When I think about art, and my life as an artist, it is hard to discern the genesis. It’s as if strands combined without my knowing, and formed a cord that caught me and pulled me along this path. A Christmas box of pastels given to me by an aunt that enchanted me. An art award in elementary school that made everyone happy. The peacefulness of the potter’s wheel in high school. The touchstone of the solitary paintbrush in the pencil drawer through the years when art was not allowed. Everyone has their story. Somehow when the story got dark, I just kept on going.

When I became a single mom, I found the thread again. Art was something I could do while raising a son and a daughter. It is the one place where I always feel at home. By then, I had pieced together a wheel and a kiln. I had the start of a studio, in the back of our lot. A class at CSULB lead me to Otis College of Art, where Ralph Bacerra became a mentor and advocate. This lead to scholarships (thank you Pasadena Art Alliance!) and earning my MFA degree. So many doors open, so many obstacles overcome. I’ve often thought: perhaps I am more tenacious than talented. I know that I see the world in a unique and particular way, yet I wonder that creativity is more a function of hard work. By now, I’ve kept on going until art/artist are no longer distinguishable to me. It’s who I am and what I do.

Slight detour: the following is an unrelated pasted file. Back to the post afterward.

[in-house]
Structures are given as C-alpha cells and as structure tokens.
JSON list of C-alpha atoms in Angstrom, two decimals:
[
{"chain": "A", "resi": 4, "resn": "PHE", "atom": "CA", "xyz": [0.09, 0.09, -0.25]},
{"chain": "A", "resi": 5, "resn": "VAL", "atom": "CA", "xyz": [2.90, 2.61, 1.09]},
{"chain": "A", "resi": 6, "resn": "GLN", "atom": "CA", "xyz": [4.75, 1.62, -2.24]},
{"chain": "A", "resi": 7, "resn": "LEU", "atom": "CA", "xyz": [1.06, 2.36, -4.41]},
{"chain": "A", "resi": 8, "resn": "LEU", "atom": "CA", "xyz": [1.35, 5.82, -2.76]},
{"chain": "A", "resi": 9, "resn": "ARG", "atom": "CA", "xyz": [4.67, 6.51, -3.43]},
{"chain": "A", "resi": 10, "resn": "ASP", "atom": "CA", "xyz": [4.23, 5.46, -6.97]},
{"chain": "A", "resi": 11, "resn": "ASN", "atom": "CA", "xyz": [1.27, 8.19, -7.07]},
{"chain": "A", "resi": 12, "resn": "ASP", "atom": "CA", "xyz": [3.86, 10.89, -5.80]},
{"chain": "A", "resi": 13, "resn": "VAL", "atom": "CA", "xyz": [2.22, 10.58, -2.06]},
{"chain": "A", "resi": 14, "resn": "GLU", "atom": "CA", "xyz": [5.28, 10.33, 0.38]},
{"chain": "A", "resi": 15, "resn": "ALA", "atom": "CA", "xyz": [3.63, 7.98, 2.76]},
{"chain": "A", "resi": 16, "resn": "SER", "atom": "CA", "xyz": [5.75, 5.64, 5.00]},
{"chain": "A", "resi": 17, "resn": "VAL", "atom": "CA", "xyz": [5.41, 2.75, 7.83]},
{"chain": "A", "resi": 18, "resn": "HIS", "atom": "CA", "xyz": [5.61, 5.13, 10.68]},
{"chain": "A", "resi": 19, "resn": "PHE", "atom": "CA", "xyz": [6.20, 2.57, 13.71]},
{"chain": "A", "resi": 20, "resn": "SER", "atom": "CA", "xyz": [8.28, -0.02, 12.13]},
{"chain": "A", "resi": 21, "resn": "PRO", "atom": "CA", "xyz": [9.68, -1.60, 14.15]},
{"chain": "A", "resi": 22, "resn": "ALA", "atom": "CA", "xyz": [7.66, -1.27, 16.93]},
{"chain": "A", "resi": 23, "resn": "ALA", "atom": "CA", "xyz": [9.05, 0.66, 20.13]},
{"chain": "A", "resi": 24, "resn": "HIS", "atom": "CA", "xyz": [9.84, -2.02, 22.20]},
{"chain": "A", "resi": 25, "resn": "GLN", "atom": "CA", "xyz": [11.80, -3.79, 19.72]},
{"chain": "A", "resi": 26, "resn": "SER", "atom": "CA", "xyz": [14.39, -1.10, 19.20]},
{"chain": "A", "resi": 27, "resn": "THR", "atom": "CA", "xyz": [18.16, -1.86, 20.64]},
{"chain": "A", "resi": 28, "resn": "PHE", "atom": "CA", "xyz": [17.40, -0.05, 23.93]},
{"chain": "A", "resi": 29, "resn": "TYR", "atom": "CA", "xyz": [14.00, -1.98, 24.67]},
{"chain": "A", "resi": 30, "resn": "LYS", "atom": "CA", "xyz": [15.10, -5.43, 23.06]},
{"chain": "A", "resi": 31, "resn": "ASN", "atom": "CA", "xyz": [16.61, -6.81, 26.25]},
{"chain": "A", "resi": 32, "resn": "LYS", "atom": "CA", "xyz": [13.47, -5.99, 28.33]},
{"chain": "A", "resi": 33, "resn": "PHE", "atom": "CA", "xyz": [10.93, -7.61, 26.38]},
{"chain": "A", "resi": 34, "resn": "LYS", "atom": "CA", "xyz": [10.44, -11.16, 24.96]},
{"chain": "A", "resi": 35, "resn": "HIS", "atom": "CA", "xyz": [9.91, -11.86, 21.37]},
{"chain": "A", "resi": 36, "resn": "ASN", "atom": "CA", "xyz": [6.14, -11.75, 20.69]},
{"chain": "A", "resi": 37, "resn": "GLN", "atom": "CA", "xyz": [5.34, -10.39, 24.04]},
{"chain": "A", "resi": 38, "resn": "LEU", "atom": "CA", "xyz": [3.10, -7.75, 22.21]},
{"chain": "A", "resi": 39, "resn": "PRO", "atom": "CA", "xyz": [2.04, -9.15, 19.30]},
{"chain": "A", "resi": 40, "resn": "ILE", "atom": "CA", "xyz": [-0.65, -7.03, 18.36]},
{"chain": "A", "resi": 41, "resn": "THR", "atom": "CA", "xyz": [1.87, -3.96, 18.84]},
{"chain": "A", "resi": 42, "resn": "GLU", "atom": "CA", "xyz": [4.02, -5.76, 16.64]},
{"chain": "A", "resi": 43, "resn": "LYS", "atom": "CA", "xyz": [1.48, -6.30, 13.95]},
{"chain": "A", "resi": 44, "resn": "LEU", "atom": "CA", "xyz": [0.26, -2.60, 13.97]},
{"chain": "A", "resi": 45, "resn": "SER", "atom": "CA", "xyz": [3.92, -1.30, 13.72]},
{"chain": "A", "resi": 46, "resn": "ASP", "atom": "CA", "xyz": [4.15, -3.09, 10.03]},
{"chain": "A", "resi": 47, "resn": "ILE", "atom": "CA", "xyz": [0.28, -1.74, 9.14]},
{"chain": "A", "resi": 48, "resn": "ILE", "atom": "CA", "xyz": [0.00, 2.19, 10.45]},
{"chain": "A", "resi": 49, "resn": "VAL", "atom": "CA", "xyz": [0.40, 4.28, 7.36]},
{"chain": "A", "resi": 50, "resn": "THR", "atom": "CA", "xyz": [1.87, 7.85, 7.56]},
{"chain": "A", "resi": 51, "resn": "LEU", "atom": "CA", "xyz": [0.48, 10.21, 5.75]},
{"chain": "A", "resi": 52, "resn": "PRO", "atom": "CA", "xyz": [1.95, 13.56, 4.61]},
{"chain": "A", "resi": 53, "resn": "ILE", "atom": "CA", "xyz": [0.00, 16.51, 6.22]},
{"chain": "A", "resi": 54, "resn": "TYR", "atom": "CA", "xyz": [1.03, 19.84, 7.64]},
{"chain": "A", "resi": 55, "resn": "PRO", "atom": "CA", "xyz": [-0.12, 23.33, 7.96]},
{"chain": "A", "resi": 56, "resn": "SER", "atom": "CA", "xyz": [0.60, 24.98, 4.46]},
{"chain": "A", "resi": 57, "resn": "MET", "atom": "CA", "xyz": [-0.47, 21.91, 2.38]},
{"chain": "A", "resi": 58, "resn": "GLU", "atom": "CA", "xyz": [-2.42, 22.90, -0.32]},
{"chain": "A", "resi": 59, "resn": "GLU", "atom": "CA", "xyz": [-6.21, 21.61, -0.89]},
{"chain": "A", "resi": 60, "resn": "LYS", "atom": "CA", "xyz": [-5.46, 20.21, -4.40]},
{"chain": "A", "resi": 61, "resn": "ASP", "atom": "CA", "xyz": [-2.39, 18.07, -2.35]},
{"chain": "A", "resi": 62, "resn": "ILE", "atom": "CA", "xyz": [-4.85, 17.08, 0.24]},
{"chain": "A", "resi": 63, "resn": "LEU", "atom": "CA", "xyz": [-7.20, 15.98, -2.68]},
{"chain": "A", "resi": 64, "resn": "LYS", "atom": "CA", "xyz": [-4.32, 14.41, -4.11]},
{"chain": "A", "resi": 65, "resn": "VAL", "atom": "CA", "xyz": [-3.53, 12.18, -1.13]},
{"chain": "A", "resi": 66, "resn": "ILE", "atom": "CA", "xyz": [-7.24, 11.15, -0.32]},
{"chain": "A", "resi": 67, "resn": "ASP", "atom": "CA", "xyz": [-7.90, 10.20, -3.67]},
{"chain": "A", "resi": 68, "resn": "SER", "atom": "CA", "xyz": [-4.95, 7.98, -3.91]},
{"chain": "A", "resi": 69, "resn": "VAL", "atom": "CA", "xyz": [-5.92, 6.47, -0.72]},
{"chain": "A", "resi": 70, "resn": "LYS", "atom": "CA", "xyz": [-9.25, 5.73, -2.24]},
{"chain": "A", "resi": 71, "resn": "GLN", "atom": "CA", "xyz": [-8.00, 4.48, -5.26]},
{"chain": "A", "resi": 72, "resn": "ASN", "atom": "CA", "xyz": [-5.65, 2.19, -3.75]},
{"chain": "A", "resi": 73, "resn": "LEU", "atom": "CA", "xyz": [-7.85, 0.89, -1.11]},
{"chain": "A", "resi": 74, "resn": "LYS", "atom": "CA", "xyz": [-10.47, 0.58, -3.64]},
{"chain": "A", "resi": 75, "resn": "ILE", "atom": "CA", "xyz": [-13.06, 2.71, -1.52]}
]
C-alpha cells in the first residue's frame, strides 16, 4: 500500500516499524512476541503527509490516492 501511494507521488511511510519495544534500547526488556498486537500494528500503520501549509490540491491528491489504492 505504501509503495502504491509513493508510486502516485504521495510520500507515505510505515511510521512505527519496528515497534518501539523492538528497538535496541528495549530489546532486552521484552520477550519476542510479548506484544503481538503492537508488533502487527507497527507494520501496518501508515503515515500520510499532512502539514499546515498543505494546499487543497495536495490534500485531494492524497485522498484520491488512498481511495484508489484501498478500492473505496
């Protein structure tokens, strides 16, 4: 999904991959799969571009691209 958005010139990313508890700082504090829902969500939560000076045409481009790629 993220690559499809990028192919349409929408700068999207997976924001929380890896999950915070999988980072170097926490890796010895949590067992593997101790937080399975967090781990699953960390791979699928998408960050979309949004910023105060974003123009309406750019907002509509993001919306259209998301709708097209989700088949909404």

When I hear or read other artist’s stories, I see they usually have been to and received inspiration from many great places: famous schools, noteworthy residencies, enviable opportunities and travel. I was tied to Long Beach raising my children. Finally, it dawned on me what an amazing series of gifts it has been that the story of my life and art came to me. Right here.

Literally. Physically. I make a good deal of my art from what has come to me. These molds were made by objects handed down to me. Those molds are made from my children’s toys. Those others are made from trash that washed up on the beach a half block from my house. Still others are made from the detritus of yard sales near my home. I make this functional work from that which has largely been cast off. I also love that my chosen medium, clay (even porcelain), is just dirt. It’s all ordinary elements touched by tenacious human hands, transformed by fire, and re-birthed into beauty which goes back into the world.